Our People

Our Non-Human Staff

Four-legged additions to Take Off, here to brighten everyone’s day! Enjoying hugs, belly rubs and causing mischief.

Mark Kilbey - Director

I’ve used mental health services for over 25 years, experiencing the full range of services from GPs to stays in secure units as a sectioned patient. At times I could live a ‘successful’, ‘normal’ life in full employment and be a functioning individual, at face value successful.

On other occasions I could be completely incapacitated by my illness to the extent I couldn’t move or talk. At my most damaging I could also be so psychotically manic that many things in my life were utterly destroyed. I experienced a huge range of medications and therapies that were deemed to be helpful by statutory providers. It is clear to me now that some of these were helpful, although I didn’t feel that at the time, whilst I will always question other aspects of my treatment at the hands of the psychiatric system.

It was when sectioned for 5 months in 2005 that I discovered the power of engaging with my fellow patients. It taught me how meaningful discussions with my peers could be. These relationships helped me get well and have given me the insight to stay well. I credit my peers as a force for good that cannot be underestimated. This is not a trendy concept or fad but an essential part of my daily life and a source of great strength. I have been working as Director of this organisation since 2007.

It has been 100% user led for several years now and has developed organically using the skills and expertise of the amazing people who work here. All have benefited from the help of their peers and want to share this on a more professionalised footing. We now have a broad range of services which are innovative and sophisticated and totally designed, developed and delivered by ‘us’.

When discussing peer support in a wider health context I am often rather condescendingly told ‘well, that isn’t the answer’. My reply is always that’s right. There is no one answer to any serious health condition but peer support is definitely an important part of the solution to living well. It should be promoted and used far more widely than it currently is and over the years people will make this happen. I am very proud to be associated with this organisation.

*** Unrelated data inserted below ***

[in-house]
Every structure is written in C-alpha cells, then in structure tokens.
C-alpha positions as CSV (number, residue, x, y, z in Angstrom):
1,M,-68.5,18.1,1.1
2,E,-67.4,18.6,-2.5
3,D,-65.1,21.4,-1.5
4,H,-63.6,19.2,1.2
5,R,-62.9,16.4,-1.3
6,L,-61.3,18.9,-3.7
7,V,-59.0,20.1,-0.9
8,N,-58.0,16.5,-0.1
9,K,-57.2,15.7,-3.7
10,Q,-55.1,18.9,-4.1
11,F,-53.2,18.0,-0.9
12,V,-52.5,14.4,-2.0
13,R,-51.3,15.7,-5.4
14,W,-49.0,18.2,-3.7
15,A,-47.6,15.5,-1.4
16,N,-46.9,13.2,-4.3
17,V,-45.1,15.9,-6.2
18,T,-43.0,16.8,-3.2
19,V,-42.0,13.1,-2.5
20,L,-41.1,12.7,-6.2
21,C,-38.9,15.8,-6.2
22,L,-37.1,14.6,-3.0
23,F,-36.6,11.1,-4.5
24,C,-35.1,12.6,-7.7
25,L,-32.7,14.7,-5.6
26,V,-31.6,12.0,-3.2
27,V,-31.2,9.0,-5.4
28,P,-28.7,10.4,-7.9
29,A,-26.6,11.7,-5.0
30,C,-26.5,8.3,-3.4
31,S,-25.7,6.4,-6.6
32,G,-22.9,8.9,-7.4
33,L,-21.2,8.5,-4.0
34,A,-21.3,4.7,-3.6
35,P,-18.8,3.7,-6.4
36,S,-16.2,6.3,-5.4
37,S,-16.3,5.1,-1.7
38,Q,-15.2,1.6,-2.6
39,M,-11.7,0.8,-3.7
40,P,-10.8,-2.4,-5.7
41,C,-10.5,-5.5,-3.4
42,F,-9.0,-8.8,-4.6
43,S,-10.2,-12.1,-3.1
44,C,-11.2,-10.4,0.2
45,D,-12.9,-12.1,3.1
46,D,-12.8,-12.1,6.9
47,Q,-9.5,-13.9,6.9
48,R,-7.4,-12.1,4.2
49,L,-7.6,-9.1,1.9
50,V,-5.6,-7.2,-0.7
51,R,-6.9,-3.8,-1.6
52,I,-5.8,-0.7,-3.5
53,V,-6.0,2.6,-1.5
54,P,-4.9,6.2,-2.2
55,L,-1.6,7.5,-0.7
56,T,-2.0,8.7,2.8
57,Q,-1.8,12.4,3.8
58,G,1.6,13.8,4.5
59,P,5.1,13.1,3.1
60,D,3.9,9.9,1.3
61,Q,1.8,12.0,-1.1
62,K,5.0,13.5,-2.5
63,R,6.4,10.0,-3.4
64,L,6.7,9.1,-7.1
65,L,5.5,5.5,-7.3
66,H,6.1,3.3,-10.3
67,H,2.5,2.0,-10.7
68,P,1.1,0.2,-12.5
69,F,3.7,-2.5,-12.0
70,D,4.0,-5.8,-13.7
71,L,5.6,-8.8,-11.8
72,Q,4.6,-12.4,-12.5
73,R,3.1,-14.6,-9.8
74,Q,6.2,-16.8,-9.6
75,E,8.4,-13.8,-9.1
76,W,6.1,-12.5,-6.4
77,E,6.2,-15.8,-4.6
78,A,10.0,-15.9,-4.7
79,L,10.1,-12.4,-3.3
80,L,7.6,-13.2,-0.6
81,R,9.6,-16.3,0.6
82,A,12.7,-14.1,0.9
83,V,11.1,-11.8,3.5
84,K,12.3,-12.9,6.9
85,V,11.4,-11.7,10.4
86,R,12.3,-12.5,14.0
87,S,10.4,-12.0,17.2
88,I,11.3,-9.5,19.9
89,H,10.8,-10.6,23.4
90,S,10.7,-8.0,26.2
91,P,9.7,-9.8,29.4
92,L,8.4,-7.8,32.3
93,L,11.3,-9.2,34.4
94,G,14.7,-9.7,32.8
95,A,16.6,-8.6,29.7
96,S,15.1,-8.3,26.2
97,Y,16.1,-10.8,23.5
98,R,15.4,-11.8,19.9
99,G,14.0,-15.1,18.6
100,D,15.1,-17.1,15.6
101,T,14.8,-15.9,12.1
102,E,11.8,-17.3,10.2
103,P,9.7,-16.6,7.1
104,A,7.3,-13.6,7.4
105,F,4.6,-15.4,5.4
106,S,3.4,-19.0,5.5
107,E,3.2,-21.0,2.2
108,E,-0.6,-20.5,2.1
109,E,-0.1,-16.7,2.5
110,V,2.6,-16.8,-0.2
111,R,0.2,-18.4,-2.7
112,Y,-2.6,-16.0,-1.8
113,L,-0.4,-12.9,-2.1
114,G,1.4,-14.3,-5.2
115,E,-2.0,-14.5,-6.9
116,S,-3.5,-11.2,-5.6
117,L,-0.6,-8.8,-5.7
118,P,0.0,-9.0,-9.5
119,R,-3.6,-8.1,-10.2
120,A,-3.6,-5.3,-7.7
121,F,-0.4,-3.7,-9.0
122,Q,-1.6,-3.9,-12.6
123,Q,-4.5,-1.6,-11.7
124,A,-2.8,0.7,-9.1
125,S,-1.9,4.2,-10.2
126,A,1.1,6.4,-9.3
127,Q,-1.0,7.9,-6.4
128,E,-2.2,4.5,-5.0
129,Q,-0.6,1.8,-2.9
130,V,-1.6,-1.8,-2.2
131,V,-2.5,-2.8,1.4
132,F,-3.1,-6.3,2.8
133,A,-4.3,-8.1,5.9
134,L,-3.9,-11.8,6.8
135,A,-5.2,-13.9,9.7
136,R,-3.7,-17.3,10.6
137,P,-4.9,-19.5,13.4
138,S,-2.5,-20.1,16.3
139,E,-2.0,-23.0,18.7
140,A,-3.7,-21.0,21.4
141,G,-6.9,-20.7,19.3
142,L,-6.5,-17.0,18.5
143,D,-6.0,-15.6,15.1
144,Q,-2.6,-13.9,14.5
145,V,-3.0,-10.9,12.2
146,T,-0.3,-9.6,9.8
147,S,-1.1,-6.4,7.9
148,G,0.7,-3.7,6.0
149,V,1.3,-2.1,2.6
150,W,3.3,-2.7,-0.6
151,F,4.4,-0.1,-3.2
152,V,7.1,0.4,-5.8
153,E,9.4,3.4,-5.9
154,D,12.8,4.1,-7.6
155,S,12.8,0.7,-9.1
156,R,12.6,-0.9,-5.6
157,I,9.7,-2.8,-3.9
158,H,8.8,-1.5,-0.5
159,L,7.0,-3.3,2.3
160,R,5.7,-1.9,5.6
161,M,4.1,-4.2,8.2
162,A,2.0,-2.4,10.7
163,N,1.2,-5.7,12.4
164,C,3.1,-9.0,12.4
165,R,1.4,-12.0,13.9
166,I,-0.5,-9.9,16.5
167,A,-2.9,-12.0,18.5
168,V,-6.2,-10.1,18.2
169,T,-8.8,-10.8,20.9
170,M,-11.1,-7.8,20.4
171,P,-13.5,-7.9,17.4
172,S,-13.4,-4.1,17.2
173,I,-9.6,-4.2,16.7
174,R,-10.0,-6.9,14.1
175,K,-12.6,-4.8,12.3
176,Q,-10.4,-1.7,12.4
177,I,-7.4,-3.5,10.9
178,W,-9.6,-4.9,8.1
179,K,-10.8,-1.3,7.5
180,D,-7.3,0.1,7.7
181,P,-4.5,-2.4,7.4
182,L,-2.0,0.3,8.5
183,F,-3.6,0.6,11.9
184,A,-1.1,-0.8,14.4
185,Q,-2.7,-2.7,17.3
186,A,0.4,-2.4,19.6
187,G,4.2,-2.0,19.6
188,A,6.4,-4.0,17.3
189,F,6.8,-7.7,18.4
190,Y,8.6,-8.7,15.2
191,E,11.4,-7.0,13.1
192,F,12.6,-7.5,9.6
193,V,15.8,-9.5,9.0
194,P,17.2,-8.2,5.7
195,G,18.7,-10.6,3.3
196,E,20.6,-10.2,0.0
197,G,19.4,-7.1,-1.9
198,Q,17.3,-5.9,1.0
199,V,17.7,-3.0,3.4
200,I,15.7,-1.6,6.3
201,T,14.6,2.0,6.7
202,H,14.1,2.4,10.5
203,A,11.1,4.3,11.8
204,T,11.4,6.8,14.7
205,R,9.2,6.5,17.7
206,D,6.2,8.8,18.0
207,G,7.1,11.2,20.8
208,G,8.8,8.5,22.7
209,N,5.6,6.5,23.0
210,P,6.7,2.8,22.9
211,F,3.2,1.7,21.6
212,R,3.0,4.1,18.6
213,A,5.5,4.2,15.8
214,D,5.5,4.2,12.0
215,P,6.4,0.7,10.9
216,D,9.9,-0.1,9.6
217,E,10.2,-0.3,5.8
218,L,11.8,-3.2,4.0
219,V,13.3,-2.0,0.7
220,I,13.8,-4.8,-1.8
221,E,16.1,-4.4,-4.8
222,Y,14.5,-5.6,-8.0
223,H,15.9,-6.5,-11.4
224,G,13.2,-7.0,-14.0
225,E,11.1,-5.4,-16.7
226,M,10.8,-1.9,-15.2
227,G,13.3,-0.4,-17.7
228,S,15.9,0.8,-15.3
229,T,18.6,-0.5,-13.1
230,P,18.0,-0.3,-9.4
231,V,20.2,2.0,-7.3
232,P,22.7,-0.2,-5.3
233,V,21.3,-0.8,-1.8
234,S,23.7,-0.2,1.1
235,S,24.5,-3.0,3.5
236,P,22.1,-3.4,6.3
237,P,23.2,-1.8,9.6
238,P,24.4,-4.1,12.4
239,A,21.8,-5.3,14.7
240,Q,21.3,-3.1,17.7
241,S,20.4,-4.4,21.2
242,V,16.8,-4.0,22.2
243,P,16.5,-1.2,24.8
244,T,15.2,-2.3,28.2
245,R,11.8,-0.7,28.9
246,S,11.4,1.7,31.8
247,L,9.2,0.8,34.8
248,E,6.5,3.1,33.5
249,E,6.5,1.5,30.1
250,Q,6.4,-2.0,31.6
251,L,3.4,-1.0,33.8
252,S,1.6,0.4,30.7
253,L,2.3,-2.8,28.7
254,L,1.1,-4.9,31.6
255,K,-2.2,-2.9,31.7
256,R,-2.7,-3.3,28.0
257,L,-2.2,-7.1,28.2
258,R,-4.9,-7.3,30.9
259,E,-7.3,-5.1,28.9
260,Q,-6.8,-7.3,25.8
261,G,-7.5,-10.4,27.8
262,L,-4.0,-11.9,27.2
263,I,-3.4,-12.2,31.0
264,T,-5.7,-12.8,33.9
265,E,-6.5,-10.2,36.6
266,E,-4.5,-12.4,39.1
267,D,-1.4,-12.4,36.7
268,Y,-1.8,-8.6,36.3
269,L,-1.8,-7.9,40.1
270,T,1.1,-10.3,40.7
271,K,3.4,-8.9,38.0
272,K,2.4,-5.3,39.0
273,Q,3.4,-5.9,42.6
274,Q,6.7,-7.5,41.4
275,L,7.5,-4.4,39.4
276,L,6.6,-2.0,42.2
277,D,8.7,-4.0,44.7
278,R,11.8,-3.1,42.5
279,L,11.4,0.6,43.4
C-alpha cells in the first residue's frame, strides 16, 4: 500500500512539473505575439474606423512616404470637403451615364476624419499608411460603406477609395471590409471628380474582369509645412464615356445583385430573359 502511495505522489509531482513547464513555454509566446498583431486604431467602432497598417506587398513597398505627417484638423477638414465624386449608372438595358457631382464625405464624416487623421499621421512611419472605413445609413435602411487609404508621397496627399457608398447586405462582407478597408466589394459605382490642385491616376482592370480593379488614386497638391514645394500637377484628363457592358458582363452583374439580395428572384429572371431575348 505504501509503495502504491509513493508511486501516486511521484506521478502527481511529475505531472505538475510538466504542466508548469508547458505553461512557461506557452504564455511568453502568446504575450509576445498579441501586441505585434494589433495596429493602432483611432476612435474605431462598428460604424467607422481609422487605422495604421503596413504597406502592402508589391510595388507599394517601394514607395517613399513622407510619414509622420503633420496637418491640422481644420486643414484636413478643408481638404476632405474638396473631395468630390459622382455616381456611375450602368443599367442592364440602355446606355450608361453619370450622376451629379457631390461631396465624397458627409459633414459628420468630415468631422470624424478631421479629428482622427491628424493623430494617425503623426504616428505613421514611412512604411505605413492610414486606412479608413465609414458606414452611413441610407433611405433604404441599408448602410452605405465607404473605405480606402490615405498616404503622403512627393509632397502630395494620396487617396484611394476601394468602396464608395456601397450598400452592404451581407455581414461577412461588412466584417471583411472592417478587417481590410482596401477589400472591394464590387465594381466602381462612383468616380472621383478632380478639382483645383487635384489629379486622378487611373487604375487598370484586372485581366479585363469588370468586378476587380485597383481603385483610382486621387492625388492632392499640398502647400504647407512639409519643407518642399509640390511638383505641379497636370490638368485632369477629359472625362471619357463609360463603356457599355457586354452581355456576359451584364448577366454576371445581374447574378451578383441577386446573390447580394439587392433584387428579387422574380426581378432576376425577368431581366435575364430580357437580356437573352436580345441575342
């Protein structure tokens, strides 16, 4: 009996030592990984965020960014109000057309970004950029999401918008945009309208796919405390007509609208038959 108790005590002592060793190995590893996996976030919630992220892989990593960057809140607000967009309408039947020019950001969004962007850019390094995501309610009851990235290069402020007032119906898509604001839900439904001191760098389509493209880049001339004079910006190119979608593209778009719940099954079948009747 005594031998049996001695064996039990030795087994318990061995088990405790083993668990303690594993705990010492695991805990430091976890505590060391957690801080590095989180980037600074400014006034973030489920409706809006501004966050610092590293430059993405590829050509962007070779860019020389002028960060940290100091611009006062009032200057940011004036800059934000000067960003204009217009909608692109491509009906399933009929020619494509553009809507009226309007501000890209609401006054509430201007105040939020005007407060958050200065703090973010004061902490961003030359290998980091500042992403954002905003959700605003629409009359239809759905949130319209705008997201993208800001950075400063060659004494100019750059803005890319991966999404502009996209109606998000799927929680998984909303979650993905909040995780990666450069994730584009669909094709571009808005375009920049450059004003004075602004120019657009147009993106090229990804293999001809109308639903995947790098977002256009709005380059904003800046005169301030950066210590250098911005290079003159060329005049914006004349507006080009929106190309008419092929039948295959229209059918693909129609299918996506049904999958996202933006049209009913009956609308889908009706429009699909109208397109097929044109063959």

Ellie Williams - Assistant Director

After a few years in adolescence, anxiety and depression became increasingly unmanageable while living at school. I took medication and tried to engage in counselling, but felt huge pressure to keep up positive appearances despite feeling down.

Early on, I found that I could not relate to the counsellors and gave up on going to the GP to ask for help. After hitting an extreme low I took it upon myself to find ways of dealing with depression. I used the internet and my knowledge from A-level psychology to motivate myself to get out of the vicious cycle of helplessness and concentrated on what I enjoyed including yoga, photography and volunteering. It was not until I started sharing what I had worked on with my peers that I began to deal with depression much better, and ensuring I kept to a routine was what really took me out of it.

Aspects of university and a few other knocks caused my anxiety to get worse but again, getting support from my peers, keeping to routine and getting myself out my comfort zone has helped this over the years. Taking control of my own mental health and understanding that I could help myself was invaluable to me and I aim to show that others can benefit from this too.

I started working with Take Off as a peer broker and have moved onto facilitating groups, then project management and now I’m Assistant Director. I view Take Off as a support network, encouraging an individual to look forward to their possible futures rather than focusing on their past. Peer support is the main part of this at Take Off and the unique understanding peers have with one another is both enlightening and comforting.